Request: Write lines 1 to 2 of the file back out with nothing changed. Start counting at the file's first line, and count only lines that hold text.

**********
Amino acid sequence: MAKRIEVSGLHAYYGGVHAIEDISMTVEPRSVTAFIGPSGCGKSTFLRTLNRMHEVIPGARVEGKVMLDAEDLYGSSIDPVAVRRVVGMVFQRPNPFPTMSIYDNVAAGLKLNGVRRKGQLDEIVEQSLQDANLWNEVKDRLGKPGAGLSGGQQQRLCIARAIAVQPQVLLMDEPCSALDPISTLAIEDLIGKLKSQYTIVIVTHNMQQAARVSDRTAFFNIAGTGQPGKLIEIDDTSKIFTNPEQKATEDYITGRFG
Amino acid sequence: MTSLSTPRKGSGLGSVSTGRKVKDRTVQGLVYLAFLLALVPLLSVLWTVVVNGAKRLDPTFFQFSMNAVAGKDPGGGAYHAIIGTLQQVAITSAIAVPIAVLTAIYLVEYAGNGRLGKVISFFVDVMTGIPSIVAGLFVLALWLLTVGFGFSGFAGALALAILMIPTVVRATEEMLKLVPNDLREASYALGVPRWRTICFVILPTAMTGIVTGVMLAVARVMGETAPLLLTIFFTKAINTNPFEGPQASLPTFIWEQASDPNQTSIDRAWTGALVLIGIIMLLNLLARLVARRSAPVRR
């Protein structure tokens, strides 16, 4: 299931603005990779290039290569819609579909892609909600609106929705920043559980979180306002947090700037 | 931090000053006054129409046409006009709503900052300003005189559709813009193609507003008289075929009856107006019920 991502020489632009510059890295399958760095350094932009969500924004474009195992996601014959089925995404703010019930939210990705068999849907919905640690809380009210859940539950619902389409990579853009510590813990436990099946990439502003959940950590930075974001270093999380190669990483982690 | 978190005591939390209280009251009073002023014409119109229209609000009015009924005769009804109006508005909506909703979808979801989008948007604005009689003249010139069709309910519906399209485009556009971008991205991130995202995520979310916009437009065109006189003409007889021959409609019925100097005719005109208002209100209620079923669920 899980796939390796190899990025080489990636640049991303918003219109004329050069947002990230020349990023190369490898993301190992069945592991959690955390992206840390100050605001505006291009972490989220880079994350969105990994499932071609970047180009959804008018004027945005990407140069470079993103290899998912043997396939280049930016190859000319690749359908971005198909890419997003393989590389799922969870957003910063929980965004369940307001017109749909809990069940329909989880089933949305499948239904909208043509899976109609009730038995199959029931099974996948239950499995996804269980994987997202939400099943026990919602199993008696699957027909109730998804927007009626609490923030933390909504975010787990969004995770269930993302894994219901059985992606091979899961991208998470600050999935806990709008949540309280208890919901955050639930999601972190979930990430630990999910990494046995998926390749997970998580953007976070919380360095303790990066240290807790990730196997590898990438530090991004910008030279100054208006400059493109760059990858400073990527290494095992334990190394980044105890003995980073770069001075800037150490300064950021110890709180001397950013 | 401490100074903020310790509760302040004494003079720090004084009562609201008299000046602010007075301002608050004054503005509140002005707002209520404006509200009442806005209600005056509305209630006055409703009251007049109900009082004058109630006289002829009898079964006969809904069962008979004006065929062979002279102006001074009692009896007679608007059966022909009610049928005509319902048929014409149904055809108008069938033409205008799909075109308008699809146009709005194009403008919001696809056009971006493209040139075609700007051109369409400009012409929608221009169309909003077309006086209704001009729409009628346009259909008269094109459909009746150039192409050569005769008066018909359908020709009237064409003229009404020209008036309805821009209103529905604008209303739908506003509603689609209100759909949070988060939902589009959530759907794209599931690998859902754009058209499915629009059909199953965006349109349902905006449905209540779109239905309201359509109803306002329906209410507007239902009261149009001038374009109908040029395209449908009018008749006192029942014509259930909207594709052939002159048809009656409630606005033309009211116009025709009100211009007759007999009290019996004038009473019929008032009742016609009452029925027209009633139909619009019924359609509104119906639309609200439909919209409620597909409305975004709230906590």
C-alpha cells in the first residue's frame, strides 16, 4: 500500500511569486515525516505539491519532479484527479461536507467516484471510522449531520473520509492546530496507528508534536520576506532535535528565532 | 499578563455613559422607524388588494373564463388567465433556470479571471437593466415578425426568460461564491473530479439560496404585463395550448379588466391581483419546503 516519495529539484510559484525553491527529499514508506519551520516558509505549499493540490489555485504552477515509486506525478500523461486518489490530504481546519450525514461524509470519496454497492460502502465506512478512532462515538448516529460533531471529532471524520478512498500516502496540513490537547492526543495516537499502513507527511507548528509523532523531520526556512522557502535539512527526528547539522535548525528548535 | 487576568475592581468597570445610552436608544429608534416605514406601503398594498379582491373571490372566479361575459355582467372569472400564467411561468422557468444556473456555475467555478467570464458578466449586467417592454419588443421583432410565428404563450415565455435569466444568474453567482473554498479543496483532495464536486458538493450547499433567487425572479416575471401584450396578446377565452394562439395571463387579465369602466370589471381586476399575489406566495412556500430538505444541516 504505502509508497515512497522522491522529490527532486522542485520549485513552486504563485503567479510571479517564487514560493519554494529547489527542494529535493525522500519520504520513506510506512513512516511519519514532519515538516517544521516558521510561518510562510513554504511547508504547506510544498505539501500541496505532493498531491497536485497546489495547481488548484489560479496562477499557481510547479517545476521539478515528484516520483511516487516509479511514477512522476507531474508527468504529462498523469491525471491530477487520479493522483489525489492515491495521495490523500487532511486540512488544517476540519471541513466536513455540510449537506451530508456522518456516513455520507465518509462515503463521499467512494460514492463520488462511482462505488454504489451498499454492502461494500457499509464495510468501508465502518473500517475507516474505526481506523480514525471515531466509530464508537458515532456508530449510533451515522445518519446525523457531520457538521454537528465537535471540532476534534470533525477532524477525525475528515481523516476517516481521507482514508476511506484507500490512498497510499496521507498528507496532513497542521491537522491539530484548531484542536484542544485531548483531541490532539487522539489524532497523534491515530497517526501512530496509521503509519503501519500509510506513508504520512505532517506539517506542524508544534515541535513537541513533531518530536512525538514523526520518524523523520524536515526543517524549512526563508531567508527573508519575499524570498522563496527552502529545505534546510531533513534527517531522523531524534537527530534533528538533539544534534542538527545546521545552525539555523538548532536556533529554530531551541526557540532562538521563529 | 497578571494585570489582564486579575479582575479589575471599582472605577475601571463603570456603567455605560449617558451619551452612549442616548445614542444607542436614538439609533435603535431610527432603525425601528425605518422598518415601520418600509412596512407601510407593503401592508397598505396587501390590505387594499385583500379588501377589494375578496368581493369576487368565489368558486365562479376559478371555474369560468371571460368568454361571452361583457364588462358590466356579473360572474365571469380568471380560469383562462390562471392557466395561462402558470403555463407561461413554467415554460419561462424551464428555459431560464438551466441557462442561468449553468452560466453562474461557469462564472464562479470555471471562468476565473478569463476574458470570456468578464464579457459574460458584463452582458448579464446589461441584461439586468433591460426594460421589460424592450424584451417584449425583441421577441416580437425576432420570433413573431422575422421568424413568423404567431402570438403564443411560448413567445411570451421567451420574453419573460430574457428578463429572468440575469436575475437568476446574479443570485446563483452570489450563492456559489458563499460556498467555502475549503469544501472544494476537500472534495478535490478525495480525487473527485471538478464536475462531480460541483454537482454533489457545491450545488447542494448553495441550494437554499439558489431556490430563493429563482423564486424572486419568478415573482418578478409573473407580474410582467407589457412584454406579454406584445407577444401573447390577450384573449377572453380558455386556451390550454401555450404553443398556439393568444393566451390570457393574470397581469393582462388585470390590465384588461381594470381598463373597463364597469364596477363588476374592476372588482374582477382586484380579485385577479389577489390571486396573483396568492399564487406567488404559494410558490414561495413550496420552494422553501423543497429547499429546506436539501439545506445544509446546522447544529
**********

Amino acid sequence: MAKRIEVSGLHAYYGGVHAIEDISMTVEPRSVTAFIGPSGCGKSTFLRTLNRMHEVIPGARVEGKVMLDAEDLYGSSIDPVAVRRVVGMVFQRPNPFPTMSIYDNVAAGLKLNGVRRKGQLDEIVEQSLQDANLWNEVKDRLGKPGAGLSGGQQQRLCIARAIAVQPQVLLMDEPCSALDPISTLAIEDLIGKLKSQYTIVIVTHNMQQAARVSDRTAFFNIAGTGQPGKLIEIDDTSKIFTNPEQKATEDYITGRFG
Amino acid sequence: MTSLSTPRKGSGLGSVSTGRKVKDRTVQGLVYLAFLLALVPLLSVLWTVVVNGAKRLDPTFFQFSMNAVAGKDPGGGAYHAIIGTLQQVAITSAIAVPIAVLTAIYLVEYAGNGRLGKVISFFVDVMTGIPSIVAGLFVLALWLLTVGFGFSGFAGALALAILMIPTVVRATEEMLKLVPNDLREASYALGVPRWRTICFVILPTAMTGIVTGVMLAVARVMGETAPLLLTIFFTKAINTNPFEGPQASLPTFIWEQASDPNQTSIDRAWTGALVLIGIIMLLNLLARLVARRSAPVRR